Even if you already eat a healthy diet and exercise regularly to keep your type 2 diabetes in check, your doctor may still advise that you start insulin therapy to manage your condition better. Before you start panicking or blaming yourself, however, get your facts on insulin straight first.
Although for some people with diabetes, insulin therapy could be the most effective treatment to control their blood sugar levels, there are still plenty of persistent fears and myths that surround this life-saving therapy. Below are four of the most common.
Insulin Myth #1: Insulin injections are painful.
Just because insulin needs to be injected, some individuals automatically think that it will hurt. But in fact, most of the needles utilized for injecting insulin these days are super thin that you might not even feel anything.
Insulin Myth #2: You need insulin therapy because you failed to manage your diabetes properly.
The American Diabetes Association (ADA) states that plenty of diabetics are scared of starting insulin treatment because they think that doing so means that they’re incapable of managing the condition. But what you need to remember is that diabetes is progressive, which means that the majority of diabetics would have to ramp up to expand their treatment over time.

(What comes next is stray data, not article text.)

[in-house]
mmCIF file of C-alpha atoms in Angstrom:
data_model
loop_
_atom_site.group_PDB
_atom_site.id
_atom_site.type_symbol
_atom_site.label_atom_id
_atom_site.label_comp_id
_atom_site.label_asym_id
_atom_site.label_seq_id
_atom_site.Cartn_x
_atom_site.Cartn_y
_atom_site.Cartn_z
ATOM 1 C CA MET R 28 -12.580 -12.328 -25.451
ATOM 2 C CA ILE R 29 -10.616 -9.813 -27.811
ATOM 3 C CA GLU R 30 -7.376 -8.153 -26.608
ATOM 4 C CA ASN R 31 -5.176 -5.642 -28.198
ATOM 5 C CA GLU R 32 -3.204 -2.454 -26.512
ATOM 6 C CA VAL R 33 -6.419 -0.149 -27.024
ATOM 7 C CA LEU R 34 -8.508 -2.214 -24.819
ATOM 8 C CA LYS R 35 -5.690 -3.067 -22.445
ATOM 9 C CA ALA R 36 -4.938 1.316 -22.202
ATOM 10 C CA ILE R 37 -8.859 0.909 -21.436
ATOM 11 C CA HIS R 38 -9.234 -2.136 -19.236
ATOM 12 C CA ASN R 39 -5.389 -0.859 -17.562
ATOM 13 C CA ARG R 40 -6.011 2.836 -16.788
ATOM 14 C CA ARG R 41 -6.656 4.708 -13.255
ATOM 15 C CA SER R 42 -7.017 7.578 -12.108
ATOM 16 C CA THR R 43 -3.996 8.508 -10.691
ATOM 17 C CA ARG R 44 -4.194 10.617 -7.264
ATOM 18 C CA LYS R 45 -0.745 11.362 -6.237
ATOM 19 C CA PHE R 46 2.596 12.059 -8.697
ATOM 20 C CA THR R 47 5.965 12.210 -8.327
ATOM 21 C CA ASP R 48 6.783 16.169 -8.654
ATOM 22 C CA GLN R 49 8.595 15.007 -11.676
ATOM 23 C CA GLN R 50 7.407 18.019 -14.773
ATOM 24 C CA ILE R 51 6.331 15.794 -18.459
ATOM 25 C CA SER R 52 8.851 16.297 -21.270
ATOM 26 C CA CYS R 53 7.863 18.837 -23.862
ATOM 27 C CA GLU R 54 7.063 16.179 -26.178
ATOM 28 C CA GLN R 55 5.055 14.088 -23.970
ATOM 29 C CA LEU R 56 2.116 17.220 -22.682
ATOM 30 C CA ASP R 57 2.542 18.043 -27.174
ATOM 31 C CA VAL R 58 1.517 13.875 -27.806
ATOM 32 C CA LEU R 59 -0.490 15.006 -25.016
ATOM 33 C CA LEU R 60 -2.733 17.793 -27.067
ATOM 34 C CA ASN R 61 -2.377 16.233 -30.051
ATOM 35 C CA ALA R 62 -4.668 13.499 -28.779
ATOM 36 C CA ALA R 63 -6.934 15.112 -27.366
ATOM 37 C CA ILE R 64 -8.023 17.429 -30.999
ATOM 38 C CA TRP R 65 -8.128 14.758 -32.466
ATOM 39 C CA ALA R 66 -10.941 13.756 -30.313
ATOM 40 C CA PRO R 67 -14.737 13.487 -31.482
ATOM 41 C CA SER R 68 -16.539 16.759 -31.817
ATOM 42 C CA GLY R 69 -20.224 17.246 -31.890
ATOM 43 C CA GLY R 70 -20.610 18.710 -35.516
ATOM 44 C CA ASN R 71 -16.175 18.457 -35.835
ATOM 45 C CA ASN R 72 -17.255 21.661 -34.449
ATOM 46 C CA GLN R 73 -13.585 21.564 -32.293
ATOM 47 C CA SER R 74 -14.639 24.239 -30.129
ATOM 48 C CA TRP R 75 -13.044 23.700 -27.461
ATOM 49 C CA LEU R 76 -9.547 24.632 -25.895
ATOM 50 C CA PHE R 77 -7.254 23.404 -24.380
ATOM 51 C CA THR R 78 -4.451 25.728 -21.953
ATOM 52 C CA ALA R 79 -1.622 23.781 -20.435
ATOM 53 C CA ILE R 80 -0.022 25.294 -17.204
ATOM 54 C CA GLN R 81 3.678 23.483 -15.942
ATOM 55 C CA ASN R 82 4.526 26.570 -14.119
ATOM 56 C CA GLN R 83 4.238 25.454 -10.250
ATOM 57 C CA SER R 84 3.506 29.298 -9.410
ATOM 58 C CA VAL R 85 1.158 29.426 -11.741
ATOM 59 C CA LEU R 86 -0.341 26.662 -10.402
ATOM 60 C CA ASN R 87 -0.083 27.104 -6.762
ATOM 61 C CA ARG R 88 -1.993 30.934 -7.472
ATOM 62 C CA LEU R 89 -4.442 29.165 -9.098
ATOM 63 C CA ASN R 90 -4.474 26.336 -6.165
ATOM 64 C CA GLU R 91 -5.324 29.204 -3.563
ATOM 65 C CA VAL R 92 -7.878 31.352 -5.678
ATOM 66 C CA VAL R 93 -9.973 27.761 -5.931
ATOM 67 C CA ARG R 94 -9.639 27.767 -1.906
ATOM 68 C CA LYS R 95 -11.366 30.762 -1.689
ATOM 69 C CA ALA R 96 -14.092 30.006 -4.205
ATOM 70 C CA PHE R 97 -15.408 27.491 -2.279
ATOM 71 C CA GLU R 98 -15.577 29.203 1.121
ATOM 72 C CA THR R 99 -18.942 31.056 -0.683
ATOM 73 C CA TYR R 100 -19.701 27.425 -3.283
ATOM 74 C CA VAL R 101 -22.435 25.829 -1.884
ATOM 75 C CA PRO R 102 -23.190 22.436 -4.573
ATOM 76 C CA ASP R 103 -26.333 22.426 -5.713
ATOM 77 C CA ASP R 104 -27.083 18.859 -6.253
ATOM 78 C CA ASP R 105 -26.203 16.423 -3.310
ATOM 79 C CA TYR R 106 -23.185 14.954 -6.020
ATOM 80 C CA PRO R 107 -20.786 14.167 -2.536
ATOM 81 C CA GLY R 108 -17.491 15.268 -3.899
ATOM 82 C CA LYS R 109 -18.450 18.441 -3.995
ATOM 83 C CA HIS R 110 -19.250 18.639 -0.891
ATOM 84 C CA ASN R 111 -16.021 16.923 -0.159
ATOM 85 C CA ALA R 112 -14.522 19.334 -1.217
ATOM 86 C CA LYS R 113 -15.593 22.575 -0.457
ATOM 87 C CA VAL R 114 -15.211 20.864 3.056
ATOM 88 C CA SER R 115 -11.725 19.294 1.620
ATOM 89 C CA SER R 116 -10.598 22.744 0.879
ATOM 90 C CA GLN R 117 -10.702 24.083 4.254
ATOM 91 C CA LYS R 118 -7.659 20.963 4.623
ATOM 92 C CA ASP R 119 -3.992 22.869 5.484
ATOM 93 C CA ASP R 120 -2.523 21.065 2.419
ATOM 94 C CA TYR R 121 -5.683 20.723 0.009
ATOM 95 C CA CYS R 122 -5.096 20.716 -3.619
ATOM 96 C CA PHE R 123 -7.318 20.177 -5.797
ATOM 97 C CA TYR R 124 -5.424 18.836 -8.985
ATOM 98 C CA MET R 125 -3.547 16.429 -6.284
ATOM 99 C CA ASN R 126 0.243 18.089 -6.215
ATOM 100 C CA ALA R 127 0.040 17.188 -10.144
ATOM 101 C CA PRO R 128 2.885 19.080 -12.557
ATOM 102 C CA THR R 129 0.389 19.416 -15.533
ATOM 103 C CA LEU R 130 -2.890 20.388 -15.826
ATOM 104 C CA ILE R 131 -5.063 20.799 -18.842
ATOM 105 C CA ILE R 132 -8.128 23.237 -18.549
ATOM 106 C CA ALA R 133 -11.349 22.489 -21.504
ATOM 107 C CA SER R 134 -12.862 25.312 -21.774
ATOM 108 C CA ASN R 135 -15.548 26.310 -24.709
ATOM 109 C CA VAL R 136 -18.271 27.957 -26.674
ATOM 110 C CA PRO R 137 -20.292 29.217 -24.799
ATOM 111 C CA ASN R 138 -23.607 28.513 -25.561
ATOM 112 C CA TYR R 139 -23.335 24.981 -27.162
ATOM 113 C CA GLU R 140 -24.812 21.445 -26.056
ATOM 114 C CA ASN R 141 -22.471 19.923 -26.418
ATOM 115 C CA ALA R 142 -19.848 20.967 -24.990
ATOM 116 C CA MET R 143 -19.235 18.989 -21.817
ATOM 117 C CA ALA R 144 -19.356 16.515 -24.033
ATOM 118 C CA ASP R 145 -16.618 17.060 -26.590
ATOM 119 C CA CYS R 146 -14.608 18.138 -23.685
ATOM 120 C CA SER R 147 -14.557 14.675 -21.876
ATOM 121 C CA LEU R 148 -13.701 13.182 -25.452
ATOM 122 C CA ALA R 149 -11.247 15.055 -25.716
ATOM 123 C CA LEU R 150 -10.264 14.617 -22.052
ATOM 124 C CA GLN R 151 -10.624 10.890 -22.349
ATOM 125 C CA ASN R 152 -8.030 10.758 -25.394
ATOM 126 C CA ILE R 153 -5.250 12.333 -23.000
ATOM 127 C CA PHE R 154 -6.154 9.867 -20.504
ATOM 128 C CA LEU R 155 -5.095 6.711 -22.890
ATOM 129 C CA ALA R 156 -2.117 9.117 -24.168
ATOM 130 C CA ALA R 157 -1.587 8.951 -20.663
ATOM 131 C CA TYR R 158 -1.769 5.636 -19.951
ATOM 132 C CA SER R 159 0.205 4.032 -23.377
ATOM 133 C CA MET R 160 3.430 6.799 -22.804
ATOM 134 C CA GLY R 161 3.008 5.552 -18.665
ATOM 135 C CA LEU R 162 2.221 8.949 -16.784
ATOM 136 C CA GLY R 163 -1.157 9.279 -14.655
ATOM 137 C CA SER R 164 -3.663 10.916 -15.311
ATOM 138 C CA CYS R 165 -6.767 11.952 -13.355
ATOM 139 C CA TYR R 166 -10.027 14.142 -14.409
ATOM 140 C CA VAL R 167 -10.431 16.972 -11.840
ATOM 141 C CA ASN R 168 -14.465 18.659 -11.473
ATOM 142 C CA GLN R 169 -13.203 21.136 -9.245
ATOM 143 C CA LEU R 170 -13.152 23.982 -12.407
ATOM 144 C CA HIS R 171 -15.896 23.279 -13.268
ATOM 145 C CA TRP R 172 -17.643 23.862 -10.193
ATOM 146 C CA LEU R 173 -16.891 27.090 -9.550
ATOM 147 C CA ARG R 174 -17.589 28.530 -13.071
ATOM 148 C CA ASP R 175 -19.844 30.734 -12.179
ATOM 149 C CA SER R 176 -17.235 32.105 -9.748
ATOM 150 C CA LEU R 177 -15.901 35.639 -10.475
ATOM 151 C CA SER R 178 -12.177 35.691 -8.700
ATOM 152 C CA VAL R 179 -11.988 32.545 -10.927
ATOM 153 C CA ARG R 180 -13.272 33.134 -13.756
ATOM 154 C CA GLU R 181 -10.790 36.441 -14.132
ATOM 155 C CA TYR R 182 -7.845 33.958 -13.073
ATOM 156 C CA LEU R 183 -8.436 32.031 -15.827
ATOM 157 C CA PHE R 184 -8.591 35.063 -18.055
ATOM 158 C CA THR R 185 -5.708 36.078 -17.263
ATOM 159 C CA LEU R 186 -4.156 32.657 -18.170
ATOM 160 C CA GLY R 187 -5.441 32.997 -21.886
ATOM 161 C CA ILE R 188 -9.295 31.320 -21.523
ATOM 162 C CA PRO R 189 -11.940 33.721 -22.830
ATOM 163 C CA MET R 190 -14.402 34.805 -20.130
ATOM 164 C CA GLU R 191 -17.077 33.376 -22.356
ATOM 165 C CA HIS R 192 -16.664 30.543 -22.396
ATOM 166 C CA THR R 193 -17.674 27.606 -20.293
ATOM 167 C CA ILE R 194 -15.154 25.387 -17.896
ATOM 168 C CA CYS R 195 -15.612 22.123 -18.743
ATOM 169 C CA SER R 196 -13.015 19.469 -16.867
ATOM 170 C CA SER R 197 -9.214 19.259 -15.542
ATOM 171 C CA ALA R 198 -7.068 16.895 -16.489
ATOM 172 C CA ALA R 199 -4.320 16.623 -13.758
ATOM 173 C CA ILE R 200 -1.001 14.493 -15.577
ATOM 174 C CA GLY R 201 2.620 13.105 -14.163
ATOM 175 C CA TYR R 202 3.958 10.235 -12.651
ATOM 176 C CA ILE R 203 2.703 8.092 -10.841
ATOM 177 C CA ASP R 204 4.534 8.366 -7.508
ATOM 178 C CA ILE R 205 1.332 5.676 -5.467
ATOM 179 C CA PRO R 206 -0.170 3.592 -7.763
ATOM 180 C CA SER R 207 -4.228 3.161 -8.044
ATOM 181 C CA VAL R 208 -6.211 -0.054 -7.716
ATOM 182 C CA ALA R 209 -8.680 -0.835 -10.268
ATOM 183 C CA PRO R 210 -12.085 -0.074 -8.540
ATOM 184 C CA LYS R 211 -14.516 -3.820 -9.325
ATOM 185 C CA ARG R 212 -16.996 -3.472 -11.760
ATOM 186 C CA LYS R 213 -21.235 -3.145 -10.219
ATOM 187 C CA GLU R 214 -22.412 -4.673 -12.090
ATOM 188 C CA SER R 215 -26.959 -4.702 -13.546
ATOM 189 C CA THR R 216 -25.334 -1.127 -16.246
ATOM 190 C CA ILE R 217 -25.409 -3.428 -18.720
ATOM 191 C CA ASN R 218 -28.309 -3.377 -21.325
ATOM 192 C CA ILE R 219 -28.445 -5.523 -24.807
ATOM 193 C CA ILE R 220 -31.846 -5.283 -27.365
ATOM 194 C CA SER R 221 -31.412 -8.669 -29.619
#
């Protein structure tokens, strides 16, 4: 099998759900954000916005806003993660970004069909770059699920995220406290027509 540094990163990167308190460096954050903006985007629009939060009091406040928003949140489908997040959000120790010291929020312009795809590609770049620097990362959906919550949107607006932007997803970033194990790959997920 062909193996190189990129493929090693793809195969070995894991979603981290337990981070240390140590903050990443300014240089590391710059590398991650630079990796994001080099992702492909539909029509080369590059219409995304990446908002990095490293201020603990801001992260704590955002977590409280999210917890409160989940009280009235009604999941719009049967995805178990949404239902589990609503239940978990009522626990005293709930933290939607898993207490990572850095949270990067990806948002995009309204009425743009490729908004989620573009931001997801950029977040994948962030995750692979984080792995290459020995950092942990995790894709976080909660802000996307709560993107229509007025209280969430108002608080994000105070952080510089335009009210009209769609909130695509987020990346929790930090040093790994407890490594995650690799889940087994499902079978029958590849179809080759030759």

This also means that it doesn’t necessarily reflect how well or not you’re keeping your condition in check, but actually a fact of diabetes life. If you need to start insulin therapy, American Fork has excellent diabetes management programs. Utah, in fact, is the healthiest state diabetes-wise based on United Health Foundation’s America’s Health Rankings report.
Insulin Myth #3: You’ll gain weight when taking insulin.
Lots of people are concerned that they’re going to gain weight when they start insulin treatment. Although some diabetics do put on additional weight once they start with therapy, you can prevent this from happening by eating healthier foods and portioning your meals wisely.
Insulin Myth #4: You might have an adverse reaction to insulin.
Some people with diabetes also fear that they might react badly or are allergic to insulin shots. But while allergic reactions could occur, the ADA states that they are actually rare and that only 2% to 3% of patients have had adverse reactions to insulin therapy.
In addition, you’ll do your very first shot of insulin under the supervision of your doctor. In fact, a higher risk is experiencing a reaction right in the injection site, like significant redness and itching due to infection. Fortunately, you can lower your risk of acquiring an infection by utilizing clean disposable syringes and needles only once.
Now that you’re aware that these insulin myths are really just that, myths, you can start undergoing insulin treatment to help you better deal with your diabetes. Don’t fret, over time, the majority of people with diabetes on insulin treatment become more comfortable with the daily injections and find that it really helps them keep their condition under control. There’s absolutely no reason why you won’t be able to achieve the same.
Article Submitted By Community Writer